Give to Charity

Create a legacy that lasts beyond your lifetime with charitable giving

People leave money to charities for many different reasons: generosity; religious beliefs; gratitude; hope for a better future. There are many reasons for charitable giving and volunteering—and the federal government encourages it by offering tax deductions for charitable gifts. Whether you're wealthy or of more modest means, charitable giving may be a significant element in your estate plan.

Choosing a Charitable Giving Strategy

Choosing the strategy that's right for you depends on many factors, including:

  • The needs of the charity you want to support;
  • Whether you will make a gift to charity now or later;
  • Your desire to control the asset during your lifetime;
  • Your need for income;
  • Your ability to use tax deductions; and
  • Your family's asset and income needs.

A Variety of Charitable Giving Strategies

Many different strategies are used to make gifts to charities. Different strategies can result in different income and estate tax benefits.

  • Lifetime Gift.
  • Gift by Will.
  • Charitable Lead Trust.
  • Private Foundation.
  • Wealth Replacement Trust.

Life Insurance in Charitable Giving

Life insurance can be a sensible and cost-effective way to give a lasting gift to charity. It may allow you to make a far-larger charitable gift than may otherwise be possible. Gifts can be of existing policies or the charity can be named as the beneficiary of your life insurance policy. By making the charity the beneficiary of the life insurance policy, they may receive a far-larger benefit than they would have if they had just received the annual premium amount each year.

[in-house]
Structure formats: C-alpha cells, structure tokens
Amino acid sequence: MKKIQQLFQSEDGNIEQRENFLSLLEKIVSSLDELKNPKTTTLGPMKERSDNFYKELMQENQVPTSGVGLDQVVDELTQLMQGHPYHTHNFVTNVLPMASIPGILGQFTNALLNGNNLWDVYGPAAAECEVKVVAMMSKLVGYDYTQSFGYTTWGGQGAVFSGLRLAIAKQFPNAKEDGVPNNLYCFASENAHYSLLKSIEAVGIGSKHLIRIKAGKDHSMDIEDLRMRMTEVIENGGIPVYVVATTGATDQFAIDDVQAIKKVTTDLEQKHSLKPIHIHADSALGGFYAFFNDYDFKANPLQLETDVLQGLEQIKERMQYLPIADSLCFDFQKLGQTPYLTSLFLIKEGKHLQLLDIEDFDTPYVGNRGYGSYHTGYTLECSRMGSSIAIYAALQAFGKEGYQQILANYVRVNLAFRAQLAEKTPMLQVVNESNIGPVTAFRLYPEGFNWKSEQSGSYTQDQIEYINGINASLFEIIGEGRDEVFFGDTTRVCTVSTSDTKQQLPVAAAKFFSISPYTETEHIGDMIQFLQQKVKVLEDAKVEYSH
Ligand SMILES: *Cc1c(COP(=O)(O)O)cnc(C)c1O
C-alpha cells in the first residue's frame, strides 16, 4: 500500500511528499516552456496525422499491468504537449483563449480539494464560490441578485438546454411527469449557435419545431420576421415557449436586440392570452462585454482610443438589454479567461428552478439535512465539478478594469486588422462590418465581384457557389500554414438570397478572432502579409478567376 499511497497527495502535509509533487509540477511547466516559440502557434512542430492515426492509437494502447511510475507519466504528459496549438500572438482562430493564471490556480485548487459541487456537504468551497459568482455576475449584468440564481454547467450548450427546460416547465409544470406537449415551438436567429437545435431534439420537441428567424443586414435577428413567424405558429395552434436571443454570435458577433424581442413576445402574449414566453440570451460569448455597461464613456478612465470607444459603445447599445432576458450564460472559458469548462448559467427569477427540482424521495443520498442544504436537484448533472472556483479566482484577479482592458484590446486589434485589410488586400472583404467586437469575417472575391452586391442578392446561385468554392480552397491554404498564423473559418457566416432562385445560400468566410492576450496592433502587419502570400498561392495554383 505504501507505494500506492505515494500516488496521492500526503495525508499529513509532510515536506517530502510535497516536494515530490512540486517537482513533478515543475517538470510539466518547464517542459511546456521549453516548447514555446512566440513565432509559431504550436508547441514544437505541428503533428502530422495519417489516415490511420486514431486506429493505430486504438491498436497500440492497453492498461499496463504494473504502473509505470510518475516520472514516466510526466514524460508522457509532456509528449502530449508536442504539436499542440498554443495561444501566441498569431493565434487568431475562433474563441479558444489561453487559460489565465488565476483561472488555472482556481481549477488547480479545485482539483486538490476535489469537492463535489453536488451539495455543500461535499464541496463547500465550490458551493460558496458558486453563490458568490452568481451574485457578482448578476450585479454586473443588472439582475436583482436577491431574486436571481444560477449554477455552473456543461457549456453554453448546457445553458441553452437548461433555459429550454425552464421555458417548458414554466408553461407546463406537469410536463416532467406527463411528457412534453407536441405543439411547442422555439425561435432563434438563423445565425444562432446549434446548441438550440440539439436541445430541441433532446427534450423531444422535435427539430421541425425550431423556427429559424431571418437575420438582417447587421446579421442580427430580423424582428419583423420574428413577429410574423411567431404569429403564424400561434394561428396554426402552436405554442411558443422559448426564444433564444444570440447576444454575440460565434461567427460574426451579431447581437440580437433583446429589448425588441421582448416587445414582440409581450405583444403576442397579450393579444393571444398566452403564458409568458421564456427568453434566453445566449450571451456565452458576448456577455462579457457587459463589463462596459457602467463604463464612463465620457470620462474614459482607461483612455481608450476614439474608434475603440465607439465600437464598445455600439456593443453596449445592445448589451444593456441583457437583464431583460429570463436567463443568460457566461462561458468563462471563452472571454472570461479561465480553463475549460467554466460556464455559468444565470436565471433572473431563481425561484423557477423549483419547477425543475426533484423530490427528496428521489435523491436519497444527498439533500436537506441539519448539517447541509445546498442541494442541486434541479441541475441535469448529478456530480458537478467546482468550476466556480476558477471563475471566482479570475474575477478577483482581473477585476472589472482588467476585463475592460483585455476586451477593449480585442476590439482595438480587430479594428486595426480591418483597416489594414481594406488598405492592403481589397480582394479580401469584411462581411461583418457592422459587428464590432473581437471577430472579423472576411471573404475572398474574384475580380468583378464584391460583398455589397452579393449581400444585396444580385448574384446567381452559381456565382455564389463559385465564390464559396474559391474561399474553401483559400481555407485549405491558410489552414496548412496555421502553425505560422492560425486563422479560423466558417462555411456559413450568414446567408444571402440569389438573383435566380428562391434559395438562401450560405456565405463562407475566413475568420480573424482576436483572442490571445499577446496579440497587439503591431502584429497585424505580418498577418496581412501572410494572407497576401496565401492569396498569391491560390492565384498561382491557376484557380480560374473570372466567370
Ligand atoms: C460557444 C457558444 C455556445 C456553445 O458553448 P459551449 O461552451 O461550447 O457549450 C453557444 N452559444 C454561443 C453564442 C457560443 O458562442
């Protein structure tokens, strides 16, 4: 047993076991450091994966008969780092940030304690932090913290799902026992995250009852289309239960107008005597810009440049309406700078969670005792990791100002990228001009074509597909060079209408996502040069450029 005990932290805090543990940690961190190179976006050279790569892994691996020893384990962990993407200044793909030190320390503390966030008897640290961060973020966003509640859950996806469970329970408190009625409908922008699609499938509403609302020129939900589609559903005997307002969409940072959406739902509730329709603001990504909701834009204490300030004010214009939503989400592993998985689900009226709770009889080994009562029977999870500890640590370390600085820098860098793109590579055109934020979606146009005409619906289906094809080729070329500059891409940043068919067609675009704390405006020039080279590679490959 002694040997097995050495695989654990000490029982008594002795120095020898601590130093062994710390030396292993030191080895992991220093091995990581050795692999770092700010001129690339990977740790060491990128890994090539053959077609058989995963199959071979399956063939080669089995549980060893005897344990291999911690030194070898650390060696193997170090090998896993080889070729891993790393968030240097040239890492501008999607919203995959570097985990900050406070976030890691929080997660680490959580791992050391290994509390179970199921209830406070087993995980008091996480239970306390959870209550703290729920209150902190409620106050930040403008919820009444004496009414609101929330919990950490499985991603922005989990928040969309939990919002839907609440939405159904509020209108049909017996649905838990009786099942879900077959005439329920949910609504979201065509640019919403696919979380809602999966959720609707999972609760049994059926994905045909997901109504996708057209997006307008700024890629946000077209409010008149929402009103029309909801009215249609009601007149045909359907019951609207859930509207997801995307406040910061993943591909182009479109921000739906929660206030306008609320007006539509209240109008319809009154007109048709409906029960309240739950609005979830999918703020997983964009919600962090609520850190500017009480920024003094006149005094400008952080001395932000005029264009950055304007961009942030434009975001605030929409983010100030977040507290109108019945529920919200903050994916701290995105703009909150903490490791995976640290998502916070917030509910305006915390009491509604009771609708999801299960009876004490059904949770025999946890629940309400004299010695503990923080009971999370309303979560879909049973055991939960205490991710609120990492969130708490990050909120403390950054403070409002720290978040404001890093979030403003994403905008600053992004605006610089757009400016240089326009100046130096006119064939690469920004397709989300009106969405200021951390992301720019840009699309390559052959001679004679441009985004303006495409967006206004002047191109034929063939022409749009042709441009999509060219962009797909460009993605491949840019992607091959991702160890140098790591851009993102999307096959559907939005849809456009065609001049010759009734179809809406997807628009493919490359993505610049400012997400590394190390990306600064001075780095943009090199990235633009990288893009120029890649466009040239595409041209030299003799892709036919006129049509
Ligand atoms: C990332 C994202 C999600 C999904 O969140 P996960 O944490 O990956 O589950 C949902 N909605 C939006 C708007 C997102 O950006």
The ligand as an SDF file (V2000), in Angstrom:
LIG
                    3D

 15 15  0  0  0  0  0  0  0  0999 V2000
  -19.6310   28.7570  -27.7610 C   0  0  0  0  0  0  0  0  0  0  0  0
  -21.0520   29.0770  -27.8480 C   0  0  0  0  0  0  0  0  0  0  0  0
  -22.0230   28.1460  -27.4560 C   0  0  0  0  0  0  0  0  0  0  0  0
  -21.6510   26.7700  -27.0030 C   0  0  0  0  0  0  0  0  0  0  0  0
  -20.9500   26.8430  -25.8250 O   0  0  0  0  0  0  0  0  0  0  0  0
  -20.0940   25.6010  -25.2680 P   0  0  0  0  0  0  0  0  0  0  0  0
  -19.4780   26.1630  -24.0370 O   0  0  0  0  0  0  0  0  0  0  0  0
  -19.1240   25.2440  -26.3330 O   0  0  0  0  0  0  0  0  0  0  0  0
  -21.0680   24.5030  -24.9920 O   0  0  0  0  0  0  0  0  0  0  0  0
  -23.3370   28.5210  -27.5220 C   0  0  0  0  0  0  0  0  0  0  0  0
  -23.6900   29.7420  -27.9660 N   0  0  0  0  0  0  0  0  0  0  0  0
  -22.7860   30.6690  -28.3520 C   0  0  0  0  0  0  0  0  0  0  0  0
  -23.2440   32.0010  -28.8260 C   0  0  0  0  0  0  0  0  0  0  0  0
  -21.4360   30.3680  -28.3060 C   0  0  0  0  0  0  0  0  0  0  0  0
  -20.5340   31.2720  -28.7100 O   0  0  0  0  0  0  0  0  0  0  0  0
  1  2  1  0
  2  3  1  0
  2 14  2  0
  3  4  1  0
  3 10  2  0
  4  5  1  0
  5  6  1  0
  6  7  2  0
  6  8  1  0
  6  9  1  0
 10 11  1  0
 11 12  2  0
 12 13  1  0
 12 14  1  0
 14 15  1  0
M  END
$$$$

In some cases, it may be more tax-efficient to give other assets—like retirement accounts—to charity. In these cases, life insurance may be able to be used to replace the asset given to charity.


Tax Deductions May Be Available

A federal tax deduction may be available for some, or all, of the value of the charitable gift. For income tax purposes, the amount that can be deducted in any year depends on several factors, including the type of asset transferred to charity, the nature of the receiving organization, the amount of your adjusted gross income and overall itemized deductions. Your financial professional can provide more details on the income tax considerations of a charitable gift.

Doing for others is much easier with a customized, structured program that accommodates your charitable giving goals and your personal needs for your family. Consider all of your options, and talk with an independent Columbus Life financial professional today.


The information contained herein is general in nature, is provided for informational purposes only, and should not be construed as legal or tax advice. This material is not intended to be used, nor can it be used by any taxpayer, for the purpose of avoiding U.S. federal, state or local tax penalties. This material is written to support the promotion or marketing of the transaction(s) addressed by this material. This material is being provided for informational purposes only. Columbus Life does not provide legal or tax advice. Laws of a specific state or laws relevant to a particular situation may affect the applicability, accuracy, or completeness of this information. Federal and state laws and regulations are complex and are subject to change. Consult an attorney or tax advisor regarding your specific legal or tax situation. There are insurance related costs to a life insurance policy. Premiums paid must produce sufficient cash value to pay insurance charges.
Columbus Life Insurance Company is licensed in the District of Columbia and all states except New York.